Missouri Gooseberry is a dense, rounded, native deciduous shrub, growing from 2 to 4 feet tall.
Stems are stout, upright spreading, with grayish bark and stout reddish thorns on older branches. The main stem will have numerous shorter brown thorns, many times in groups of 3. New wood is green.
Leaves are alternate, stalked and palmate with 3 to 5 main lobes. The main lobes have minor lobes with a few coarse teeth. The base of the leaf is mostly straight across to somewhat heart shaped, with a hairy stalk.
The inflorescence is either a hanging cluster (a corymb) of two to four stalked flowers, or single flowers that rise from near a leaf axil. The plants are dioecious - that is a plant has either male flowers or female flowers, and both plants must be nearby for pollination to occur.
Flowers are greenish-white with subtended green bracts which have fine hair. Five sepals form the lobed calyx tube, the lobes are hairy and reflex fully when the flower is mature. There are 5 white to pinkish petals that occur in the throat of the calyx tube. They have a tapered base and appear alternate with the calyx lobes. There are usually 5 stamens that protrude from the tube a considerable distance (3 to 5 times the length of the petals). Anthers are cream to pink colored. There are two styles that are united for most of their length, which exceeds the length of the stamens. The ovary is smooth. The flowers droop downward from the stalk of the inflorescence and individual flower stalks are not jointed, unlike the currants.
Fruit: Pollinated flowers produce a smooth green fruit that ripens to a dull reddish-purple berry similar to the color of the prickly gooseberry, but without the prickles. Each contains numerous small seeds. The remains of the calyx persists on the fruit.
Habitat: This plant tolerates some shade with moderate moisture to slightly dry soil. Too much shade will inhibit flowering. The plant can become weedy. Michigan considers it a "Plant Pest." However it is considered endangered in NJ, OH and PA.
Names: An older botanical name that is a synonym for this plant is Grossularia missouriensis (Nutt.). The genus Ribes is derived from the Syrian or Persian word ribas which means 'acid tasting'. The species name, missouriense, means 'of Missouri'. The author name for the plant classification, Nutt., is for Thomas Nuttall (1786-1859), English born botanist and zoologist who worked in America and collected many of the species that Lewis and Clark had found, but which specimens were lost by them. He published The Genera of North American Plants in 1818.
Comparisons: See Prickly Gooseberry, Ribes cynosbati L. which has different flowers, prickles on the fruit and a different leaf base. The most look-alike Ribes is R. echinellum which has a bristly ovary but is found only in Florida and South Carolina. Ribes are the alternate host to white pine blister rust, therefore planting may be prohibited, or at least ill-advised, in certain areas.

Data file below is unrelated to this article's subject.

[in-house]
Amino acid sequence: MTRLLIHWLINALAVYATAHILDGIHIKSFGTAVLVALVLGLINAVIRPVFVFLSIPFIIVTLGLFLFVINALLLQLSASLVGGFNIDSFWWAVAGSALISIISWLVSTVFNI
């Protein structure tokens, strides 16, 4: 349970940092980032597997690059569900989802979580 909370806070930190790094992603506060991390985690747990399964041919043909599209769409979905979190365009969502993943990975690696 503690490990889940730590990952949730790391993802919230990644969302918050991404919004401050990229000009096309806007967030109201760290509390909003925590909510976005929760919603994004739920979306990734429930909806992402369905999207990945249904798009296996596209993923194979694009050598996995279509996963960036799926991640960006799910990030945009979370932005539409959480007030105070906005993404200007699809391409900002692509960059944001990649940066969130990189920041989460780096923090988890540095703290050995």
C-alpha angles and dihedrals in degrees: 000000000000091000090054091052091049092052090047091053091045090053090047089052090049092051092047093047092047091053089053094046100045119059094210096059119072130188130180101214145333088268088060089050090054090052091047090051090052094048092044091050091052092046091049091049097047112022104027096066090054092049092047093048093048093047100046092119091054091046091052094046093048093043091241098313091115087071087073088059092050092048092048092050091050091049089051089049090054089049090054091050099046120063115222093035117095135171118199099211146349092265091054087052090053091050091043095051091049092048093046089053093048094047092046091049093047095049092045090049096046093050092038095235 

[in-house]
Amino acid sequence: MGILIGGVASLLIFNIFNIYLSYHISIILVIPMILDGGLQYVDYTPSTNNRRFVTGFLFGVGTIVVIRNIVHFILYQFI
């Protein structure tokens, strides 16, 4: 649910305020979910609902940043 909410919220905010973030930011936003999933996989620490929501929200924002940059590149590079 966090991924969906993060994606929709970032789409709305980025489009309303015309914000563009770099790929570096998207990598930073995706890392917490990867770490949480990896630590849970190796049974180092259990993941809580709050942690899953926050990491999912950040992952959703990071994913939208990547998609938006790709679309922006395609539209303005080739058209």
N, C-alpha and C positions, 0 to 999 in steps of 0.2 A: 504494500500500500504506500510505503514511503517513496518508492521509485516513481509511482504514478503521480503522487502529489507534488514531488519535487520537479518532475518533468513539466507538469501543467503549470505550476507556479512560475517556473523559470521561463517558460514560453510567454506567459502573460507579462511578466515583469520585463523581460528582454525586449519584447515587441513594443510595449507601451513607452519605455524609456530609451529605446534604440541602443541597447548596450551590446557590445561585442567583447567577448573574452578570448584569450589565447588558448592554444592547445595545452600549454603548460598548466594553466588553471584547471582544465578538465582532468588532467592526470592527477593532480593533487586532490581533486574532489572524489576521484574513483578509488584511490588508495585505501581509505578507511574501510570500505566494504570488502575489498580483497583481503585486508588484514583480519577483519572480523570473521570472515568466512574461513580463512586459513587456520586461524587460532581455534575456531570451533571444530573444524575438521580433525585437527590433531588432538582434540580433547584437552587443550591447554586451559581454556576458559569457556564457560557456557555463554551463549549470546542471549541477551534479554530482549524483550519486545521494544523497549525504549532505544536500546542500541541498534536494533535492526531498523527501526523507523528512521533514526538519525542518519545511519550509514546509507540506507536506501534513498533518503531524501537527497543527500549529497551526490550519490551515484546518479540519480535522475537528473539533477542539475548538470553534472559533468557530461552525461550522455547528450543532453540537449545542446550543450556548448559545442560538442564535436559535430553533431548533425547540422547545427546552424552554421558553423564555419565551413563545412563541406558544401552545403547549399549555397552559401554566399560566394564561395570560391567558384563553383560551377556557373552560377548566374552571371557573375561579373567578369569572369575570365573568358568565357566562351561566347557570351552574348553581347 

Above: A Missouri Gooseberry in flower. Note the long red thorns on the older branches. Drawing from Britton, N.L., and A. Brown. 1913. An illustrated flora of the northern United States, Canada and the British Possessions. 3 vols. Charles Scribner's Sons, New York.
Below: Flower development - 1st photo - before sepals reflex (note hair); 2nd photo - sepals re-flexing exposing the smaller petals and the very long stamens and styles. Note the small green hairy bract at the base of the flower stalk. 3rd photo - Brown stout thorns on the main stem - much shorter than those on the upper branches
Below: 1st photo - A developed flower with sepals reflexing, stamens exerted. Note the small green bract at the top of the flower stalk. 2nd photo - Smooth green fruit of June, note remains of calyx tube persist on the fruit.
Below: 1st photo - Leaf with 5 palmate lobes, each lobe with sub-lobes and rounded teeth. Base straight to heart shaped. Petiole hairy. 2nd photo - Bumblebees with their long tongues are better pollinators of these flowers.
Notes: Missouri Gooseberry is not indigenous to the Garden. It does not appear on any Garden census until 2009. Curator Susan Wilkins has planted it several times in recent years, including 2012. Within Minnesota, Missouri Gooseberry if found in most counties west and south of a diagonal line drawn from Washington and Anoka on the east up to Polk and Red Lake in the northwest. In the U.S. it is known from Montana and the Dakotas eastward to Pennsylvania and New Jersey, then south as far as Virginia, Tennessee Arkansas and Oklahoma although in those states along the eastern seaboard it is considered to probably have been planted, or escaped from cultivation. It has been reported in Ontario but as an introduction, not as a native.
Edible: Fruit is edible right off the plant and made into jams and preserves.
References: Plant characteristics are generally from sources 1A, 32, W2, W3, W7 & W8 plus others as specifically applied. Distribution principally from W1, W2 and 28C. Planting history generally from 1, 4 & 4a. Other sources by specific reference. See Reference List for details.
Friends of the Wild Flower Garden, Inc. Text and photos are by G. D. Bebeau unless otherwise credited. "www.friendsofthewildflowergarden.org"